More ordinary buyers are finally getting into the Phoenix-area housing market as home prices continue to rise and investors find fewer bargains to snap up. That’s according to a new report from the W. P. Carey School of Business at Arizona State University, which reveals the numbers for Maricopa and Pinal counties, as of November.
Phoenix-area home prices reached a low point in September 2011, followed by a sharp rise that’s expected to continue into 2013.
However, according to the report’s author, Mike Orr, the market is unbalanced, with not enough homes available for the many buyers, especially at the lower end.
Ordinary buyers, who usually need financing, still face multiple bids and tough competition from investors offering sellers preferred all-cash deals. In fact, almost half (48.4 percent) of the single-family-home sales under $150,000 in November were all-cash purchases.
However, the percentage of homes bought by investors declined from 35.5 percent in August to 27.5 percent in November. Orr says investor activity peaked around August and is on a long-term downward trend. With the possible exception of a brief, normal holiday spike in December/January, he expects a continued drop in investor activity.
Sales activity stayed relatively level, dipping just 1 percent from November to November. The most expensive types of sales, new-home sales and regular resales, are up 32 percent and 84 percent.
Almost every area of the Valley has seen prices explode over the past year, led by Pinal County, including Eloy, Arizona City and Maricopa.
Orr’s full report, including statistics, charts and a breakdown by different areas of the Valley, can be viewed at http://wpcarey.asu.edu/finance/real-estate/upload/Full-Report-201212.pdf. A podcast with more analysis from Orr is also available from knowWPCarey, the business school’s online resource and newsletter, at http://knowwpcarey.com/index.cfm?cid=13.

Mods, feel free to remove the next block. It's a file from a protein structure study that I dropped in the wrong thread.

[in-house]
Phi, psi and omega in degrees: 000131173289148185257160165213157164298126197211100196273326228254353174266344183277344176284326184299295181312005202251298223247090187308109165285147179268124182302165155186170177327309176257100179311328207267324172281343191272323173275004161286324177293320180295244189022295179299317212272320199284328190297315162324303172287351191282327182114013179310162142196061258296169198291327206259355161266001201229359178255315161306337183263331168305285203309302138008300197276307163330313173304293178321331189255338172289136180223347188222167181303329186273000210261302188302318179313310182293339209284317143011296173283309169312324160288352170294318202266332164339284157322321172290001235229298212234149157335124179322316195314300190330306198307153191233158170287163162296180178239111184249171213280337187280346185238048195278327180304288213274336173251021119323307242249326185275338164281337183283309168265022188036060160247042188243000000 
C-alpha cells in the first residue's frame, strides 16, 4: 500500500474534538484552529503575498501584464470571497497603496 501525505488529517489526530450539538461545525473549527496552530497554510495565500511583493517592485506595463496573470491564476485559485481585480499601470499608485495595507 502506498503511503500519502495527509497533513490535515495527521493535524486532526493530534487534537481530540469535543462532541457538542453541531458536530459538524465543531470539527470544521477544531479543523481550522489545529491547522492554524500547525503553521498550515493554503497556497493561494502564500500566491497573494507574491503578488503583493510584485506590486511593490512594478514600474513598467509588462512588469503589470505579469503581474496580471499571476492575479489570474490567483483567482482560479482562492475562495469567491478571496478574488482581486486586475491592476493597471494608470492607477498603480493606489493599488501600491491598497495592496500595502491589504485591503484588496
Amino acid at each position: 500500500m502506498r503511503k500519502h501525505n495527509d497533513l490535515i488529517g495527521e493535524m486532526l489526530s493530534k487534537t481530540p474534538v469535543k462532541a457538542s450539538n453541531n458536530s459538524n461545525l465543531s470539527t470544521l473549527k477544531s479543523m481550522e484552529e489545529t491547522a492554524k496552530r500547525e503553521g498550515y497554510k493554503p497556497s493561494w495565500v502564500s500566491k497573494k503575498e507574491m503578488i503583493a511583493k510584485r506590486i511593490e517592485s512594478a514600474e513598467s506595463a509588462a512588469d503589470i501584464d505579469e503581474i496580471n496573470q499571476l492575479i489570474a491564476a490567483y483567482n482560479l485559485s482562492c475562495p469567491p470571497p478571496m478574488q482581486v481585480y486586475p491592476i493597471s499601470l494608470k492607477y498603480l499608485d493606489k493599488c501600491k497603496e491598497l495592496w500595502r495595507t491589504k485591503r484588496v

$28.7B brought to Valley’s economy by Phoenix airport system
A new economic impact study conducted by the Arizona State University W.P. Carey School of Business found that the Phoenix Sky Harbor Airport system had a $28.7 billion impact on the Phoenix area economy in 2011, more than $78 million every day.
The study found the airport system, air travelers and tourism supported nearly 250,000 jobs with a payroll of $10 billion. Sky Harbor alone continues to employ nearly 33,000 people. That number jumps to 43,000 including Sky Harbor Center.
The study found Phoenix Sky Harbor International Airport supported 54,990 direct jobs on and off the airport with a payroll of $3.1 million. The direct impact of Phoenix Sky Harbor International Airport, including the Sky Harbor Center, is $9.5 billion.
Each day, Phoenix Sky Harbor sees more than 1,26600 aircraft arrive and depart, an average of 111,000 passengers arrive and depart, and handles 828 tons of cargo. The airport also brings a daily impact of $79 million to the local economy. Though Phoenix Sky Harbor, Phoenix Deer Valley and Phoenix Goodyear International airports are owned and operated by the city of Phoenix, no local tax dollars are used to operate them.
Public art calendar features photos of city artwork
Celebrating more than 25 years of excellence in public art, the Phoenix Office of Arts and Culture has created a 2013 public art calendar, featuring 12 pieces from the city’s collection of site-specific projects.
Projects include Waterworks at Arizona Falls, Ponderosa Stables, Ed Pastor Pedestrian Bridge, Black Mountain Police Station terrazzo floor, Little Canyon Trail public art, Social Invertebrates at Phoenix Convention Center and Sky Harbor International Airport Terminal 3 terrazzo floor.
Calendars are $10. Proceeds benefit the Public Art Maintenance Fund, which maintains 150 site-specific public art pieces and more than 1,000 portable pieces dating back to 1915.
To purchase a calendar or for more information, contact Scott Steventon at (602) 534-8334 or firstname.lastname@example.org.
• Briefs compiled from staff and wire reports